In the first of a series of six articles, Professor David Hensher, Director of the Institute of Transport and Logistics Studies at The University of Sydney, outlines the opportunities, and the challenges, of new transport technologies and business models in the fight against traffic congestion.
Traffic congestion continues to be the bane of many metropolitan areas and has exercised the minds of experts for at least the last 60 years. With the advent of smart (intelligent) mobility, aligned with digital disruption and future connected and collaborative transport including extensions to autonomous vehicles, the question of whether we have a new window of opportunity to tame congestion is now high on the list of possibilities.
It is however very unclear what the future will look like in respect of congestion on the roads, especially if we rely on ‘smart’ technology and continue to reject reform of road user charging and new opportunities to fund the sharing model.
Smart cities and congestion
The growing interest in smart1 cities and the role of digital-based technology in driving new agendas for how our cities will perform in the near and far future has opened up commentary on what this might mean for curbing road traffic congestion.
Will, for example, autonomous vehicles (at levels 3 and 4 in particular2) contribute to reducing if not eliminating or better manage traffic congestion, and when might this occur? How might a move to a sharing culture with less private car ownership affect levels of congestion even without autonomous cars? What will all this mean for future investment in infrastructure, especially major highways, and might the design of such roads change in recognition of the safety outcomes associated with computer-controlled cars that can travel in platoons? Will lanes be narrower3, with possibly autonomous intersection management?
Under the sharing model, car-based movements might start to take on the feel of conventional bus public transport, albeit with smaller vehicles, offering improved public transport-like services that can stretch throughout suburbia under a point to point initiative, or as a first and last mile (almost seamless) connection with conventional linehaul high capacity public transport.
These speculative assertions are eroding daily as we come to grips with the real possibilities of technology-enhanced mobility opportunities, driverless or otherwise. What this will mean for the changing landscape of service provision under the adage ‘the customer comes first’, and the implications for the governance of cities, are rapidly becoming priority agenda items.
Themes to explore
With a focus on what this might mean for future levels of traffic congestion, these six articles look closely at a number of themes that might throw up clues as to the implications for future congestion, and what conditions are likely to have to be in place to support taming traffic congestion.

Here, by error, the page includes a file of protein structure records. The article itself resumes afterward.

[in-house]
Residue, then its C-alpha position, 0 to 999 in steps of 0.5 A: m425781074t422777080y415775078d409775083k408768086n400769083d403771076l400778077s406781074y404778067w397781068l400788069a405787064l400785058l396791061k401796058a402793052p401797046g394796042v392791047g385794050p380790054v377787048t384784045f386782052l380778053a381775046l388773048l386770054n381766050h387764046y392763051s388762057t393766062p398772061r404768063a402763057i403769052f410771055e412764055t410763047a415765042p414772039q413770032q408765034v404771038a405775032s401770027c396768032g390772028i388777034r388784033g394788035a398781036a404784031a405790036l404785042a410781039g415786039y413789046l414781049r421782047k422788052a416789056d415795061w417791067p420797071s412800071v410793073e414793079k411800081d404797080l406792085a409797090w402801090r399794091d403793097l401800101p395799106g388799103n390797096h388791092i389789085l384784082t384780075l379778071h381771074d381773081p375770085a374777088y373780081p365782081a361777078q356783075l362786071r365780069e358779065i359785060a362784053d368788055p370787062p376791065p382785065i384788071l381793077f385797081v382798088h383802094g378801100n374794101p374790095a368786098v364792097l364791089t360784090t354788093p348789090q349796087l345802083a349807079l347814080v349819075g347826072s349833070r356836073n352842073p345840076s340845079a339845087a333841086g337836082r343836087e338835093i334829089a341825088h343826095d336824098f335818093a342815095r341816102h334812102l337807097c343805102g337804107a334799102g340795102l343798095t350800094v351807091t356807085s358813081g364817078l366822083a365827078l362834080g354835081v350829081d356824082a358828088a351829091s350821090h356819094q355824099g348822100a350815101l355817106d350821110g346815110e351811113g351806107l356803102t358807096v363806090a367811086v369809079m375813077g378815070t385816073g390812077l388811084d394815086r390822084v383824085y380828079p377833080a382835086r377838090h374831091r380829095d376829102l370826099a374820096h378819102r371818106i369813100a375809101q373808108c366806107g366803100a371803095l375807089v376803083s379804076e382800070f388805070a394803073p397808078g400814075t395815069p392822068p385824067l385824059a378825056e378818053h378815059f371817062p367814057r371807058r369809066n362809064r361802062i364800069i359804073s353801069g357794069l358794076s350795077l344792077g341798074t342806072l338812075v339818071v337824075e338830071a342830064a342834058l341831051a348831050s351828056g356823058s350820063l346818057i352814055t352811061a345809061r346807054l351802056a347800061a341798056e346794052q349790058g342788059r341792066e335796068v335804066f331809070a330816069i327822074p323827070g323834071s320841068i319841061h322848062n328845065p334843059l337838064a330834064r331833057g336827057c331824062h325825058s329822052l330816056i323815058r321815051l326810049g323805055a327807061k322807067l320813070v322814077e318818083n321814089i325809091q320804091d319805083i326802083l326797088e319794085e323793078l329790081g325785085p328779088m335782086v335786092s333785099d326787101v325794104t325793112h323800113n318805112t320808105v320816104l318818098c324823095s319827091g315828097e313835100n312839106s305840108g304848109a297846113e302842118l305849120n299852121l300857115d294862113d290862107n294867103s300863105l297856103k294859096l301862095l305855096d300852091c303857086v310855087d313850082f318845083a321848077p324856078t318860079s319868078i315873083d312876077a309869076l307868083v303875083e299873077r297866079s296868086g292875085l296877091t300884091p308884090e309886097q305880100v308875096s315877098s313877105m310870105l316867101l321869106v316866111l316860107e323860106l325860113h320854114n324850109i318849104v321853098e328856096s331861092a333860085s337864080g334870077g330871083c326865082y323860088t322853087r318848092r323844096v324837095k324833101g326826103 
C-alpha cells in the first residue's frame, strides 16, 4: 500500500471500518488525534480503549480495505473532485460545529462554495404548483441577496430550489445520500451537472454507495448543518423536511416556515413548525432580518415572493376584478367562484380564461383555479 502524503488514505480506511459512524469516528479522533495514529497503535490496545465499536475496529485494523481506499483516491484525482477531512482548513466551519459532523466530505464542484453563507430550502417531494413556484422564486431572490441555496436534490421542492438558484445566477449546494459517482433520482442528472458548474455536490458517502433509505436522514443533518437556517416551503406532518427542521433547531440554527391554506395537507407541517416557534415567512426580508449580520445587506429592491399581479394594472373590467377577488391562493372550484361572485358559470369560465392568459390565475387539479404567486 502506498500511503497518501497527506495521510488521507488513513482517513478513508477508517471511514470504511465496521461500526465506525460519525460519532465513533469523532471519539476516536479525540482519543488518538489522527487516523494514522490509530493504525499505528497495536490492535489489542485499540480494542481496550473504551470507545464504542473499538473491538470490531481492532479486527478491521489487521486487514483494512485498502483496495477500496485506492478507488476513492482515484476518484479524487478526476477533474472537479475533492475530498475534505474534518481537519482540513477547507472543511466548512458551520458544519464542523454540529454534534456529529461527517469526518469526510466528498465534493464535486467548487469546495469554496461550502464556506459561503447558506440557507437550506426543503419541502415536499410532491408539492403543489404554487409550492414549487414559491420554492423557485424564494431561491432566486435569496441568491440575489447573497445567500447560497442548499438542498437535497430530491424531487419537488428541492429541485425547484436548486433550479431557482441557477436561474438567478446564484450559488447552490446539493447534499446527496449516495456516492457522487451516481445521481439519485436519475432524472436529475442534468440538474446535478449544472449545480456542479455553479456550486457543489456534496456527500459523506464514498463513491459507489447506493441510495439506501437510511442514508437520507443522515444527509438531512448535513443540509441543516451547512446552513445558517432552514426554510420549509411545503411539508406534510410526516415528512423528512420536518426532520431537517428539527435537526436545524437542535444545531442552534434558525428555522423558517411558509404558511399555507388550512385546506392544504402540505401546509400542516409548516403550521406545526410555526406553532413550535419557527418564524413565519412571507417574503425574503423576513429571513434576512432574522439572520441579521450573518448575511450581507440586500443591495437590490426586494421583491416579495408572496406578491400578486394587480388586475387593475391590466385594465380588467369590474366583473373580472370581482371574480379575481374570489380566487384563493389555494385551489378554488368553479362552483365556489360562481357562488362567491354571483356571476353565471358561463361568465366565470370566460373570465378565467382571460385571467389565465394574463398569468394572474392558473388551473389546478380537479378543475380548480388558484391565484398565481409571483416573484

I have selected four themes:
In one sense the arguments presented in these articles are speculative (although almost daily we acquire further factual evidence); but then so is the future. To recognise that the digitally disrupted future and its interface with autonomous vehicle technology may have significant downsides, once we start to understand behavioural response, must be given a greater focus.
MaaS is a must
Importantly, we need to be clear from the outset that mobility as a service (MaaS), the popular interpretation of future collaborative and connected mobility services, must be considered under both the presence and absence of autonomous vehicles as well as the extent to which we can change society to adopt a sharing culture. These are the critical elements that have to be in place or not in judging the opportunity to change the way transport services are provided and the success of any initiatives (see also Cavoli et al. 2017 for an excellent review of the literature and Cohen et al. 2017).
These articles are as much about uncertain futures as they are about identifying research themes that will need to be given great attention if we are to gain greater confidence in the likely impact that these exciting initiatives might have on levels of congestion.
Without action, congestion is set to stay
There is one outcome that I feel reasonably confident about however – congestion is likely to become less random and somewhat more predictable, but it is unlikely to disappear. Much of the criticism of historical and current traffic congestion is related to its great variability and uncertainty every time one travels, and the growing incidence of accidents and breakdowns as a contributing influence.
1. See Lyons (2017) for a review and critique of the meaning and value of the word ‘smart’.
2. A Level 3 autonomous system is capable of monitoring the driving environment around them, allowing vehicles to make decisions themselves. Cars with on board computers that can handle tasks like indicating, braking and steering at the same time are classed as Level 4 systems. A Level 4 car is officially driverless in certain environments and can drive safely on its own even if a driver chooses not to intervene when asked. See https://en.wikipedia.org/wiki/Autonomous_car
3. Although this may require no lane access by heavy vehicles
Author: Professor David Hensher
Professor David Hensher is Founding Director of the Institute of Transport and Logistics Studies at The University of Sydney. Among his many recognitions and achievements, David is a Fellow of the Australian Academy of Social Sciences, and the recipient of the 2009 International Association of Travel Behaviour Research (IATBR) Lifetime Achievement Award in recognition for his long-standing and exceptional contribution to IATBR as well as to the wider travel behaviour community. David has published over 600 papers in leading international transport and economics journals, as well as 16 books.
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